Vital to Follow Strictly Ethical Recruitment Rules

By: Jacob Gan

Human is the most important resource to an organization. Recruitment or hiring process, is the first step in selecting this important human resource into an organization, and will significantly influence the success of the organization.

Ethics plays a very important role issues during the recruitment of this precious resource. Here, I shall discuss what the ethical issues we should be mindful of in the hiring process.

Law and regulations dictate that we have to be ethical in hiring process. However, ethical hiring practice goes beyond them as well. It has been widely reported that ethical hiring practices actually result in better employees being recruited.

It is therefore important that sound ethical rules are followed when hiring a new employee. We shall discuss six such rules:

1. Selection Based on Merits of Candidates

Candidates are to be selected based purely on merits such as knowledge, skills, and ability. When a company provides any special considerations, for example due to affirmative action where certain groups are given special considerations, these considerations should be well stated in the company's policy statement. ?In any case, any preferential treatment should be one that is legally allowed.

There should be no discrimination based on gender, marital status, race and religion.

2. Consistent Criteria

In addition to be objective, it is very important that one should also be consistent when evaluating a potential employee. ?Objective evaluation results in the best employees being recruited while consistency ensures high morale among employees.

3. Disclosure of Information

When we recruit new employees, we should disclose as much information about the job as possible. At no time should we hide from them any relevant information that may affect their job prospect with us. For example, the candidate should be informed of any relevant information, including those not publicly known, that may materially affect the new employee?s future employment with the organization. The case of Phil McConkey highlights the danger of failing to do so. Phil was recruited without being told that the company was being taken over by a new owner. He lost his job one year after joining the new company. He sued and was awarded $10 million.

4. No Misleading Recruitment Advertisement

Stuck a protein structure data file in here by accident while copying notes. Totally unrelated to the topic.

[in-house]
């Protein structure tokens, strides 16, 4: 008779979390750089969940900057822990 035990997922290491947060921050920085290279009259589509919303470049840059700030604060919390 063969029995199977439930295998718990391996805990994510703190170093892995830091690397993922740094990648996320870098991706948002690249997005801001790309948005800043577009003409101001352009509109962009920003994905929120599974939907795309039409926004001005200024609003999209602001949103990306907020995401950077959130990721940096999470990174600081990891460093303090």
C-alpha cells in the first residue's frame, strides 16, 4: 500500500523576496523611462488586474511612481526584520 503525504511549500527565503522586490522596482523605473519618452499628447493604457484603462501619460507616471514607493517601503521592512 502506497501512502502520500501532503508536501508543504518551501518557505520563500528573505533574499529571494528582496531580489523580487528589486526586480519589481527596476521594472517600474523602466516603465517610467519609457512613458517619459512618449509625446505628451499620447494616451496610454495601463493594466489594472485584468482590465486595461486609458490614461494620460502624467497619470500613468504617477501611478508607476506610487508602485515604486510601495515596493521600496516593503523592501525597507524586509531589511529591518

We should not place misleading job advertisement just to get applications while we actually want to offer a different type of job contracts. For example, imagine the situation where what we really want to engage are independent contractors but not full-time salaried employees. We may choose to engage independent contractors because we do not have to burden ourselves with high wage bills for employees who do not perform well, but we will reward employees according to their performance. In this case we should be upfront with our terms and conditions. We should never get involved in any job scam.

5. Do not Hire Former Employees of Another Organization to Reward or Lobby

This rule applies especially when employing former senior government employees or their relatives. If the senior government employee has an influence on the awards of contracts to an organization like yours, do not return employment favor to win contracts. The case of Ms. Darleen Druyun at the Department of Defense and Mr. Michael Sears at Boeing is a good illustration of the importance of such a rule. In this case, employment favor was apparently granted by Boeing in exchange for favourable consideration for the awards of contracts by Department of Defense.

Also, be careful not to employ former government employees for the purpose of lobbying for contracts from their previous government departments. At least, do not do so within the first two years of the employee leaving the government service.

6. Courtesy

Even though it may not be considered as unethical by some employers, as a matter of courtesy and good public relationship we should inform an unsuccessful applicant. In this case, if situations change and the unsuccessful applicants are now suitable, they may be more inclined to respond positively when approached to offer jobs to them.

These six rules, while simple and logically, are not normally followed by many organizations in their recruitment process, leading to poor employee morale and productivity, as well as damaging law suits.

References:
http://succezz.com/Articles/index.html
http://jacobgan.com/PersonalDevelopment.html
http://jacoblearning.com/BF/index.html

Human Resources
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